Lower protein flours are better for cakes, biscuits, pies and other light, crisp or tender pastries. The best flour I've used for these kinds of baked goods is White Lily all-purpose flour - it's sold all over the East and South, but there are a few stores in other parts of the country that sell it; I travel 20 miles to get the stuff (at Draeger's in San Mateo, CA.) The difference in my biscuits since I started using White Lily AP Flour is amazing. Be careful, though, because some White Lily flour is "self-rising." That means that it has baking powder and salt mixed into the flour. The bags look almost identical but the results are very different when used in regular recipes.

                And here's what Rose Levy Beranbaum says on her website, http://www.realbakingwithrose.com, re the use of bleached flour in cakes: "The reason that it is essential to use bleached flour is that unbleached has particles that are smooth and round and the butter slips right through them and lands in a gummy layer at the bottom, causing the cake to fall in the center while cooling. The bleaching process, however, roughens these flour particles enabling them to hold the butter in even suspension."

                2 Replies
                1. re: Nancy Berry

                  Wow, Nancy, just when I thought I had at least ONE thing settled, unbleached over bleached, you throw a wrench in the works. I guess that's up for grabs again.

                  I knew beforehand that protein content is an issue. Wish this info would be prominently displayed on the flour package...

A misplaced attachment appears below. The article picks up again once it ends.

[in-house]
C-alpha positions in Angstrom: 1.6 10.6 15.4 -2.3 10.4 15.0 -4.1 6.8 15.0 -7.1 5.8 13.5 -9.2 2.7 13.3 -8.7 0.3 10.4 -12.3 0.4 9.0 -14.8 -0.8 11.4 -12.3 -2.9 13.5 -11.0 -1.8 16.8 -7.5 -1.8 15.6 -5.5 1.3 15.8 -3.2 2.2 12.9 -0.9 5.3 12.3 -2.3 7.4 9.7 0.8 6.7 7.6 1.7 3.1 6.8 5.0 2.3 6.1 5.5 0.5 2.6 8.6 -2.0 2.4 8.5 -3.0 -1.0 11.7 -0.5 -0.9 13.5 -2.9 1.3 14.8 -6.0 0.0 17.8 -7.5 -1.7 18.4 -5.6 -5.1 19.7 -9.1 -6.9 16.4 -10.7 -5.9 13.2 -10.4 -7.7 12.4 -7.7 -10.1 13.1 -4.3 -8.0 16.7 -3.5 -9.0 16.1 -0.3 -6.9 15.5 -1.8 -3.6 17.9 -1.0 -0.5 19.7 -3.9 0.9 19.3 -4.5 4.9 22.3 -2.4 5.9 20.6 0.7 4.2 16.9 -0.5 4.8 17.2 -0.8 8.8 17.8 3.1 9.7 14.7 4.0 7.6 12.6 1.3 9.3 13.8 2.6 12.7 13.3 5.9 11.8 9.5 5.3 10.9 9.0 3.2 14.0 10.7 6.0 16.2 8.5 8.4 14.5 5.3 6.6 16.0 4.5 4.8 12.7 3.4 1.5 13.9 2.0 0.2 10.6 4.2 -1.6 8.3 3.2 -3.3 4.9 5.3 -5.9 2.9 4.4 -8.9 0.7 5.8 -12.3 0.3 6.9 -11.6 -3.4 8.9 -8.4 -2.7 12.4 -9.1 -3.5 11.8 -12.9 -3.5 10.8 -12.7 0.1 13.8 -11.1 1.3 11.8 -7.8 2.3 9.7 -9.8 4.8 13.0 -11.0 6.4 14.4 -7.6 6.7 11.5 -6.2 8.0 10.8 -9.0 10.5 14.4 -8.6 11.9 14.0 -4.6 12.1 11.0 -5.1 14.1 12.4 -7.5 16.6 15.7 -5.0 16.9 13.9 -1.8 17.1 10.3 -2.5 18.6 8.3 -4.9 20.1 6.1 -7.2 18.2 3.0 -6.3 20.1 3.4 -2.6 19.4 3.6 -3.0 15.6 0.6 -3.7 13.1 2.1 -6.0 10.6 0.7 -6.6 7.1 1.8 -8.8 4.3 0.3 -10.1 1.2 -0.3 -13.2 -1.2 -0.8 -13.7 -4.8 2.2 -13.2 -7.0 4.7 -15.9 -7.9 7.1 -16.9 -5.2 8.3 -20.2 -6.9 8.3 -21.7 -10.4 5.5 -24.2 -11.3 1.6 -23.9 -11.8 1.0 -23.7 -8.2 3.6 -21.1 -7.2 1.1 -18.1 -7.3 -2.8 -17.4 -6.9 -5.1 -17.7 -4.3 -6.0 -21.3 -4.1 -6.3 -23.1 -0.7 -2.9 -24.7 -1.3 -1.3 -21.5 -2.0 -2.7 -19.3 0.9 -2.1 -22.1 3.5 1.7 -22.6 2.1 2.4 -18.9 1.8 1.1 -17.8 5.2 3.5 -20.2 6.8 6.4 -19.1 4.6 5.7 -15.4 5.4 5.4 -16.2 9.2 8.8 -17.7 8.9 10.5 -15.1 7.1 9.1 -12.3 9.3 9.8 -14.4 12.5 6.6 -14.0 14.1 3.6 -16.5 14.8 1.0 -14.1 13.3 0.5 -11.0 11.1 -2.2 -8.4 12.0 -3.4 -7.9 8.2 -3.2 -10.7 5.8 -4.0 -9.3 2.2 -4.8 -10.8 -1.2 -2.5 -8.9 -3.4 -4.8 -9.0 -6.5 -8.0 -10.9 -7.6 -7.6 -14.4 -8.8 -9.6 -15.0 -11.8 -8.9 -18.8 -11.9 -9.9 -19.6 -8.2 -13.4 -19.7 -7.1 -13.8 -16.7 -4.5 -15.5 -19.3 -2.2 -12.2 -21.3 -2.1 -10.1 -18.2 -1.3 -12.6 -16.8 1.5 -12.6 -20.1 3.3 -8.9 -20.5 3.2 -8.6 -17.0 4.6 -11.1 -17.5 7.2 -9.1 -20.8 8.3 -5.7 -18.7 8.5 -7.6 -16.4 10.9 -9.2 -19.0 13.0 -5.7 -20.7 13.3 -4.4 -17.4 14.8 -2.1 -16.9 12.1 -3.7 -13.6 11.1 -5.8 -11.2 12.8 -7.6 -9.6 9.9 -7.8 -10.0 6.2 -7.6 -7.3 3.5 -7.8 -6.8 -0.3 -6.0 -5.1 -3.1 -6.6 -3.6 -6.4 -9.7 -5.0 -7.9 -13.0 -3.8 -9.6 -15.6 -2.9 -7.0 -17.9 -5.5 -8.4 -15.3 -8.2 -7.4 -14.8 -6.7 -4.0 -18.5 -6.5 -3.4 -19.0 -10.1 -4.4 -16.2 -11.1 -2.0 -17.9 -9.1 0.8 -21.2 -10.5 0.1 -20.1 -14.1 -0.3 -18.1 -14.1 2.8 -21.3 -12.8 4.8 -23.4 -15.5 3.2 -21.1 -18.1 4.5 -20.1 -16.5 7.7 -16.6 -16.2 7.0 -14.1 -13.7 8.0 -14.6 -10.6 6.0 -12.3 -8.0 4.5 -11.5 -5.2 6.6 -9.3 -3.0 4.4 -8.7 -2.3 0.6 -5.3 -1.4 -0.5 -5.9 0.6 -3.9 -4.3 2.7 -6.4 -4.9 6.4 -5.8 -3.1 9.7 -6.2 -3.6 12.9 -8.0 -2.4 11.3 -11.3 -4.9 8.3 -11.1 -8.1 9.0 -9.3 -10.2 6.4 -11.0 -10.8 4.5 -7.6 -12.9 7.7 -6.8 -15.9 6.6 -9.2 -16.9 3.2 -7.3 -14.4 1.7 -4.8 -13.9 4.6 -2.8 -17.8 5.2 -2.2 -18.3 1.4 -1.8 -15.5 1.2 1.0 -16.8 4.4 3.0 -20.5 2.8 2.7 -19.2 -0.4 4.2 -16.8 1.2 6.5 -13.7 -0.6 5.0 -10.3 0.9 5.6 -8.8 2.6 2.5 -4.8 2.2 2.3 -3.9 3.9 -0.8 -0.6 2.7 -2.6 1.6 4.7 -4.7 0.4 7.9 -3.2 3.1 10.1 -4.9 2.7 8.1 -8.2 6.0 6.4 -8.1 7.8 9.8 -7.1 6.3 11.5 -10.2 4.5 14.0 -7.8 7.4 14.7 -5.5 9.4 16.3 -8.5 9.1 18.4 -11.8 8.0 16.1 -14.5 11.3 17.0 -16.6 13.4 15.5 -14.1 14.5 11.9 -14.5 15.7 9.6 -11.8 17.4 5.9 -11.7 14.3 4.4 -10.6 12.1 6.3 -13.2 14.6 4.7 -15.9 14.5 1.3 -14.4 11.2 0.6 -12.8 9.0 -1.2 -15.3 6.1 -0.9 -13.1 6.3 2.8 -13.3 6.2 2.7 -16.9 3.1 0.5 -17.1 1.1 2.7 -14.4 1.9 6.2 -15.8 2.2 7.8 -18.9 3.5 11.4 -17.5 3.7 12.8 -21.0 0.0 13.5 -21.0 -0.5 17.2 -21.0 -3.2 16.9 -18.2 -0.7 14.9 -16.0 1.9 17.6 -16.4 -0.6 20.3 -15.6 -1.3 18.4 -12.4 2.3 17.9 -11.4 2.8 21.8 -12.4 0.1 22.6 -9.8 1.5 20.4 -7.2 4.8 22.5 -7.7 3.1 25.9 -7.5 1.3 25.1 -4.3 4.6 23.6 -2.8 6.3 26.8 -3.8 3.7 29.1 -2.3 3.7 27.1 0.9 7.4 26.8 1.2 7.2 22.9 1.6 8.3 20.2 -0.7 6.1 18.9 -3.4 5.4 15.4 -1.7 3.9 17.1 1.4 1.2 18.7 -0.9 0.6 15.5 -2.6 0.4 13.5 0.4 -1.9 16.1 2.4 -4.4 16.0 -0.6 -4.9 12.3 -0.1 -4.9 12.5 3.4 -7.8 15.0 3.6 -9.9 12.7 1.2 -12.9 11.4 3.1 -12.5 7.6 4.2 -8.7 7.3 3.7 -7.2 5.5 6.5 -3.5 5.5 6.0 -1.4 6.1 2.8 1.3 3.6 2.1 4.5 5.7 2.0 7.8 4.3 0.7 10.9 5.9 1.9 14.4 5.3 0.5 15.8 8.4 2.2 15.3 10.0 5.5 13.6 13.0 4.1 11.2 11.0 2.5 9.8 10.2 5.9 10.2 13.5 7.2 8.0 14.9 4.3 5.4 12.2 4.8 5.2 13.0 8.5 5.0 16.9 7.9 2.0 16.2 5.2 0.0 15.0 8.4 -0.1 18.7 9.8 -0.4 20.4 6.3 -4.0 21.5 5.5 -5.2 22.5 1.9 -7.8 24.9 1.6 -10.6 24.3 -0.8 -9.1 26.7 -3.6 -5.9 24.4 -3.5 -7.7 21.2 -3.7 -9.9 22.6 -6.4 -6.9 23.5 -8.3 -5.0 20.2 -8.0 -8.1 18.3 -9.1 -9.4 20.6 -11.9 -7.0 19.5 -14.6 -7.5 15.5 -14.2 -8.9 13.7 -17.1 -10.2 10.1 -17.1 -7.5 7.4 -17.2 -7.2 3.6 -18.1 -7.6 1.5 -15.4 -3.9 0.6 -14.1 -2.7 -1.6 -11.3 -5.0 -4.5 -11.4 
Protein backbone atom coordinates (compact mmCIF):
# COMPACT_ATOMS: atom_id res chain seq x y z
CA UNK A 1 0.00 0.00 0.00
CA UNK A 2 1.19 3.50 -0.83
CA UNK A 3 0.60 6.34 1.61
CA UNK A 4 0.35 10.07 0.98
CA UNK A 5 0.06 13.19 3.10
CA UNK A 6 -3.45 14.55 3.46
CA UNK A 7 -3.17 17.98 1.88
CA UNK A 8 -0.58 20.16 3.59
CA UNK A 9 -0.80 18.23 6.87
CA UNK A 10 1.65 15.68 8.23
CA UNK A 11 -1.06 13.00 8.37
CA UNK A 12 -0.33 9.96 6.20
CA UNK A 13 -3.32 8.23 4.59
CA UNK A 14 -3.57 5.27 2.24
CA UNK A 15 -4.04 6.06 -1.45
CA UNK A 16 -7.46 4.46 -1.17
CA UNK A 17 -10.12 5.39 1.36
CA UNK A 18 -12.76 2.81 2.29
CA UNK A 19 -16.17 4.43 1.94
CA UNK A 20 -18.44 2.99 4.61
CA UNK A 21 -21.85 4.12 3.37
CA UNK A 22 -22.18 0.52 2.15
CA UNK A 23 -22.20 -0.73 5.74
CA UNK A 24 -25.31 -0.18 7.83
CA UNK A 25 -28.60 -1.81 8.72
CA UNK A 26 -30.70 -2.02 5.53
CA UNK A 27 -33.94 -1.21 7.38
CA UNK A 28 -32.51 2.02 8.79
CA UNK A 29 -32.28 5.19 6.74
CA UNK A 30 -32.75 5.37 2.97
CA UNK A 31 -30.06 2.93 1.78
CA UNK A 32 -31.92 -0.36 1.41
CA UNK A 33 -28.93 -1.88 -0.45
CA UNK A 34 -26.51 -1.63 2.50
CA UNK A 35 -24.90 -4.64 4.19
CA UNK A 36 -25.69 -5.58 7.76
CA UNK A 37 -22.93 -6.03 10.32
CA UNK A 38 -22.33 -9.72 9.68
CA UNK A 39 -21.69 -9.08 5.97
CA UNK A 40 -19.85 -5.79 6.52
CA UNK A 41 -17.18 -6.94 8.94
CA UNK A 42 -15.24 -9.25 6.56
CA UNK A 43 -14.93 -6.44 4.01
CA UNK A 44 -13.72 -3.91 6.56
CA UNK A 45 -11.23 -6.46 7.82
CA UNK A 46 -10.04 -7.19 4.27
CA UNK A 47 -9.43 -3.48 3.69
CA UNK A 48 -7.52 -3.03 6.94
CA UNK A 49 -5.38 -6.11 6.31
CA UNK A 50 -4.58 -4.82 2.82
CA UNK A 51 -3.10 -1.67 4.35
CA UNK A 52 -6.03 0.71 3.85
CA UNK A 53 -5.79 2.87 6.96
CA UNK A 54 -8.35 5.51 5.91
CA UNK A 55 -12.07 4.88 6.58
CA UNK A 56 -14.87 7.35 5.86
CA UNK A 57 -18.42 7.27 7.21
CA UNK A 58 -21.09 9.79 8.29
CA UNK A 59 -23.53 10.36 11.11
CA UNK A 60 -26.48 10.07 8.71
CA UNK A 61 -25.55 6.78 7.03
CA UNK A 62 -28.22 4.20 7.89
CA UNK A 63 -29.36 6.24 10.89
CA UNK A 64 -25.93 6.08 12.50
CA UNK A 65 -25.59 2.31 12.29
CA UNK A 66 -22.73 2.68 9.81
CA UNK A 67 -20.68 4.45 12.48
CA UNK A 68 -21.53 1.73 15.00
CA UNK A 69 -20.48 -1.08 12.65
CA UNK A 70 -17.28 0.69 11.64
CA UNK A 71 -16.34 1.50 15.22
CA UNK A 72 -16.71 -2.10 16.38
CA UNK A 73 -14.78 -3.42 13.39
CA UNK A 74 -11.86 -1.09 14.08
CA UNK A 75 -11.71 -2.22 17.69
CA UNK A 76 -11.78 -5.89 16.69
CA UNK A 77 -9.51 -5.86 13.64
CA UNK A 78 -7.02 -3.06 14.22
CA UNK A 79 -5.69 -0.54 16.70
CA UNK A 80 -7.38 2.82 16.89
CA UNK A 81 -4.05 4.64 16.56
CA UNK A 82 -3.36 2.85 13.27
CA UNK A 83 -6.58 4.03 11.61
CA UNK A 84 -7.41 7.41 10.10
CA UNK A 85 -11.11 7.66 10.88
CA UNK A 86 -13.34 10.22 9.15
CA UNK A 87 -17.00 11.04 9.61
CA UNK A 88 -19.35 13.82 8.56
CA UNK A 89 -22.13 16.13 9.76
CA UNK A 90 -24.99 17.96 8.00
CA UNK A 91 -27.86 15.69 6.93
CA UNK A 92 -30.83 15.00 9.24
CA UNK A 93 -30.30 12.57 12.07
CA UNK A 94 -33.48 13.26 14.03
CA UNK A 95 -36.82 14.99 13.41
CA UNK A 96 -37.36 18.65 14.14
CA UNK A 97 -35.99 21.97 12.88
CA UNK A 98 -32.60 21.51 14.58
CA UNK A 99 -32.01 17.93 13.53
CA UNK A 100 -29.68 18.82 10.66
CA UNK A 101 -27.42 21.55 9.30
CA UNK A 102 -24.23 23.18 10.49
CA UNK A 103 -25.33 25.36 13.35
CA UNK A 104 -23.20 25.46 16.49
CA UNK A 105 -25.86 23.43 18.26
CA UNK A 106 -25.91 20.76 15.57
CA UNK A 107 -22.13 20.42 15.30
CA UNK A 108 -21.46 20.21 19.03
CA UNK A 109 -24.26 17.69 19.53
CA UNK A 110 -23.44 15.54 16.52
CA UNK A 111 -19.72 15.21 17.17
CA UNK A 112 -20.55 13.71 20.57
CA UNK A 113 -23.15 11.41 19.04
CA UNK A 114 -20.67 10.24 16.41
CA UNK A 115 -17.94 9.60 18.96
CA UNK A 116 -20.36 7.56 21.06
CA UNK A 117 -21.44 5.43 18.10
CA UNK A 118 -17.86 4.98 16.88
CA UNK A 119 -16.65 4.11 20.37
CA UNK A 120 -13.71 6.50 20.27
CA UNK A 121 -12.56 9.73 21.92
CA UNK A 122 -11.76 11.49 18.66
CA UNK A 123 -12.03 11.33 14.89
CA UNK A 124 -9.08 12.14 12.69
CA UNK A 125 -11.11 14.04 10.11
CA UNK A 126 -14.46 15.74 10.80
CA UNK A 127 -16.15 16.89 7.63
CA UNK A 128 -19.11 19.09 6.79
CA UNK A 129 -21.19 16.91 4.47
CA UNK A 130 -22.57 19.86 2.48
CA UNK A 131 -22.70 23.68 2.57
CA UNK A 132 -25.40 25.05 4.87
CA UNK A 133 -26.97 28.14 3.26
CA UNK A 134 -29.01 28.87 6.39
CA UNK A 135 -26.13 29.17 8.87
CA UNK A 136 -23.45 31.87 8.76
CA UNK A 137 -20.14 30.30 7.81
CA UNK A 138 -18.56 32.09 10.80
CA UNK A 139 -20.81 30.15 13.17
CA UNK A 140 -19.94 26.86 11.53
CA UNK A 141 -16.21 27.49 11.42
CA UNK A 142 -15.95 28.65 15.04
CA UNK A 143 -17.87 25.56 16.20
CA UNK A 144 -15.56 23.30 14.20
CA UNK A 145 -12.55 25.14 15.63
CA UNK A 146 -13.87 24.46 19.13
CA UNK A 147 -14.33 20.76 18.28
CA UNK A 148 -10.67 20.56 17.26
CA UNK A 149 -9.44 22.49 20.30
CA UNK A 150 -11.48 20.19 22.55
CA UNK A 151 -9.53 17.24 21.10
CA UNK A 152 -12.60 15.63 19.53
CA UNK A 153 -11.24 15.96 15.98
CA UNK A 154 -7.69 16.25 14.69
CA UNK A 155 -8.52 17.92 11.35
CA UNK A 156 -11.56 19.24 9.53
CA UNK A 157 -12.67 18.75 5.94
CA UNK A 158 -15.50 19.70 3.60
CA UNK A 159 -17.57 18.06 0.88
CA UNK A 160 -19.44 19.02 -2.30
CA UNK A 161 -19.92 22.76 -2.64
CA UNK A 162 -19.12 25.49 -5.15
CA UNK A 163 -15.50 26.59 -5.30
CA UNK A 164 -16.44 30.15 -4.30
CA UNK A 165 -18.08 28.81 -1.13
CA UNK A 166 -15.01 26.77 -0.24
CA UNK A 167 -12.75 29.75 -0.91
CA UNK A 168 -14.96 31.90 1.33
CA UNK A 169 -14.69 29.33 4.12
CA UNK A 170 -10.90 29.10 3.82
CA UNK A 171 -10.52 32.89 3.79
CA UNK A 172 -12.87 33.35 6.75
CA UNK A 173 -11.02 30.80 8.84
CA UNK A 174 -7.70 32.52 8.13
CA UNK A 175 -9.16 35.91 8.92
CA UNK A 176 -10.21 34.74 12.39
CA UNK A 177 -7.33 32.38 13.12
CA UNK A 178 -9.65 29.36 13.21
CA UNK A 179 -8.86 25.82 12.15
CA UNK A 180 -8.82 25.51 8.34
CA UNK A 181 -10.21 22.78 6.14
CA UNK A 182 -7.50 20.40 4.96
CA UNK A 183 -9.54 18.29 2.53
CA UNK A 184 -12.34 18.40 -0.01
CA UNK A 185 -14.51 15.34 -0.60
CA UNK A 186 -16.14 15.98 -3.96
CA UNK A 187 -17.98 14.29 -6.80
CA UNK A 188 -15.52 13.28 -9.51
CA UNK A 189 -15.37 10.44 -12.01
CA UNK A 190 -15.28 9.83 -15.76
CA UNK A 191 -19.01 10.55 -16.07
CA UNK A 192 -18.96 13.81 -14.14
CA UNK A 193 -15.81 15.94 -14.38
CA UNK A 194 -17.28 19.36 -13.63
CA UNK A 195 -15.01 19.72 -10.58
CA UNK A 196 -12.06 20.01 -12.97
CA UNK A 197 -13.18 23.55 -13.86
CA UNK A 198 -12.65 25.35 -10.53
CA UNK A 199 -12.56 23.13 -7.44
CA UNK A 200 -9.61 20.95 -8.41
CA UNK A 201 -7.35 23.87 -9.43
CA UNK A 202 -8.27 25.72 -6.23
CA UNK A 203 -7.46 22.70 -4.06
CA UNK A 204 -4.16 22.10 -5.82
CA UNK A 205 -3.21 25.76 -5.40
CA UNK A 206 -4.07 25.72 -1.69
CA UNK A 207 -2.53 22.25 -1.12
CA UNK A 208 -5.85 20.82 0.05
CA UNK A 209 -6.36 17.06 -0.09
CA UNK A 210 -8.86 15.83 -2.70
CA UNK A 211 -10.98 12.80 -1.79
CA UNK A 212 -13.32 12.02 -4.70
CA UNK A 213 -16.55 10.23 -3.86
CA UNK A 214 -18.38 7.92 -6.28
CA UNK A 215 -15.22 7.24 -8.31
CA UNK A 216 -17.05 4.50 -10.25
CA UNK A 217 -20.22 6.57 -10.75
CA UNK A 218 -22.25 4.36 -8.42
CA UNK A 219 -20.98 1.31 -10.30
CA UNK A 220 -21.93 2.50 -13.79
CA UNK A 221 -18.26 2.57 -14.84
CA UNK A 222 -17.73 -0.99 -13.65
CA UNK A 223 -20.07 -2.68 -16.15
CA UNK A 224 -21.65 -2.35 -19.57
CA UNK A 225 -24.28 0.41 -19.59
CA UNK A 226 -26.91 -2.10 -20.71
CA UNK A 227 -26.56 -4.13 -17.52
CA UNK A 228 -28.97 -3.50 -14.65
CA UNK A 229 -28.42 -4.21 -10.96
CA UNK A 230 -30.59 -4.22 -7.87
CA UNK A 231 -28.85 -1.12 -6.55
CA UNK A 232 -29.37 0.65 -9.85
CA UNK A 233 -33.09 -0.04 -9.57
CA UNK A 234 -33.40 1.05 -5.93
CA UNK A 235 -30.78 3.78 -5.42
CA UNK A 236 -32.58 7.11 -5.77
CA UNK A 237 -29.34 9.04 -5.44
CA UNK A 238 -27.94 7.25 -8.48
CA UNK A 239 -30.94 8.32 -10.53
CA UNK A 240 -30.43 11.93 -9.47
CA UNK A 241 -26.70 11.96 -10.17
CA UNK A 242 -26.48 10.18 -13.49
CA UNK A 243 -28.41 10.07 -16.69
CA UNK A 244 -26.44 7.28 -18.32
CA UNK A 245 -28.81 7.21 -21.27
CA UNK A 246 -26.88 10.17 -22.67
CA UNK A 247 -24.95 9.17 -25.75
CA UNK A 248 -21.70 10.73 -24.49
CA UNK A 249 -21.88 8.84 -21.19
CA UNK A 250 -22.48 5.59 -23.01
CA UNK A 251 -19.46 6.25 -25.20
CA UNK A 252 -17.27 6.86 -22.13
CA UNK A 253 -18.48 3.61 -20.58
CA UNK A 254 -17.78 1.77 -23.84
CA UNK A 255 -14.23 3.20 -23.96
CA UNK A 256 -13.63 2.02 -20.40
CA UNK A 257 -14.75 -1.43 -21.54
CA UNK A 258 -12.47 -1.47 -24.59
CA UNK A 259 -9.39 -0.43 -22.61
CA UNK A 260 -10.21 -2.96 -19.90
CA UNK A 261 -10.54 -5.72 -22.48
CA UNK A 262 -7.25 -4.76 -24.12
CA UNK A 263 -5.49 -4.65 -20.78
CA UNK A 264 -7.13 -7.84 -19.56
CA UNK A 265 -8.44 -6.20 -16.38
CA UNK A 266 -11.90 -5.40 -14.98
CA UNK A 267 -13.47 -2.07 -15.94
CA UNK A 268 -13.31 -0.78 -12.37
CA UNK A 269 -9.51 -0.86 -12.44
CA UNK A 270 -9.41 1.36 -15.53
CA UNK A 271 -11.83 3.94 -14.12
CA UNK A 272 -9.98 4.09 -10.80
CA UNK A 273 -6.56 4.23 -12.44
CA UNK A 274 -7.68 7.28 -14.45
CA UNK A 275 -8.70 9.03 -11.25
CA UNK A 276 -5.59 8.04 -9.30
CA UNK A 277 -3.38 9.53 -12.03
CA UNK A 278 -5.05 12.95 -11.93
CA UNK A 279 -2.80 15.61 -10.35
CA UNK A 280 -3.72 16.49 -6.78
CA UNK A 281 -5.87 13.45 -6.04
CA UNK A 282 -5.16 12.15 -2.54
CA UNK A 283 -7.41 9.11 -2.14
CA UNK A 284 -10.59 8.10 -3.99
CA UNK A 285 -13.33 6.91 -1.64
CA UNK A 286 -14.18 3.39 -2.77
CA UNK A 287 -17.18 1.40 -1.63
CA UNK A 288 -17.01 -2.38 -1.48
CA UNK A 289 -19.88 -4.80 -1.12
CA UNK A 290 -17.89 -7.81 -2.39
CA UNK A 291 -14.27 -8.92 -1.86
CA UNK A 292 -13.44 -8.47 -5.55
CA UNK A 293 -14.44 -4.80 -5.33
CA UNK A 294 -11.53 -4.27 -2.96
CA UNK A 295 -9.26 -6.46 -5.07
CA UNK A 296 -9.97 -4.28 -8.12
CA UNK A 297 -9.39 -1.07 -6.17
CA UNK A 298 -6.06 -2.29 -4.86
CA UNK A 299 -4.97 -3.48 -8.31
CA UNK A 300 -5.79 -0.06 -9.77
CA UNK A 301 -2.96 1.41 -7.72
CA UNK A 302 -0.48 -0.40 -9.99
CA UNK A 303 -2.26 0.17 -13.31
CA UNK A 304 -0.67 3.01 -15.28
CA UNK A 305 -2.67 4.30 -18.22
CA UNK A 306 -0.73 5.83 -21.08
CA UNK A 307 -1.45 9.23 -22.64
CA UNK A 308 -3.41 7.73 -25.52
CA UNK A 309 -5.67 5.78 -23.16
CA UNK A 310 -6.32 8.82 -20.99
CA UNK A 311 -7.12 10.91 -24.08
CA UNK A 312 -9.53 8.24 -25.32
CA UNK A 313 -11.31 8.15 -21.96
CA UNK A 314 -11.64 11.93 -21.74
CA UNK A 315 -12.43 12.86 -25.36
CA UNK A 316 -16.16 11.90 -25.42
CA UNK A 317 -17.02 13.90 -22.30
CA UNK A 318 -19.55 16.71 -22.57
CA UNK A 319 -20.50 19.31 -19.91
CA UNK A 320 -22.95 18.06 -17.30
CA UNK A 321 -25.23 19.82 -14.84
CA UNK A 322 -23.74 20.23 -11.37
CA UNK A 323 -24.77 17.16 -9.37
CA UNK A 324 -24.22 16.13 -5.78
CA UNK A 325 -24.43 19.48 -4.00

Haven't seen White Lily here in NYC, but maybe I'm not looking hard enough. Will do, as most of my baking is in that vein: pastries, biscuits, pie crusts, cookies and cakes. Not bread so much.

                  Please keep that info coming, everyone.

                  1. re: dippedberry

                    Here's a link to an article from Fine Cooking magazine about how to choose the correct flour for baking different products:

                    Choosing Flour for Baking
                    http://www.taunton.com/finecooking/pa...

                2. I have White Lily, Gold Medal and King Aurther and semilona in my pantry. The only sugar I buy is 100% pure cane sugar. Regulars will know that I am adamant about that.

                  1. The Baker's Catalogue

                    http://tinyurl.com/r9v8s

                    specifies protein content for several different types of flour.

                    1. While living in Toronto, Ontario for 26 years, I became partial to Robin Hood Flours. All of their flours are good quality; but Robin Hood Cake and Pastry (soft spring wheat) flour is like silk. if you feel the need to make feathery-light biscuits while the wind is howling outside your balcony windows, or If you ever get up to Canada, try it!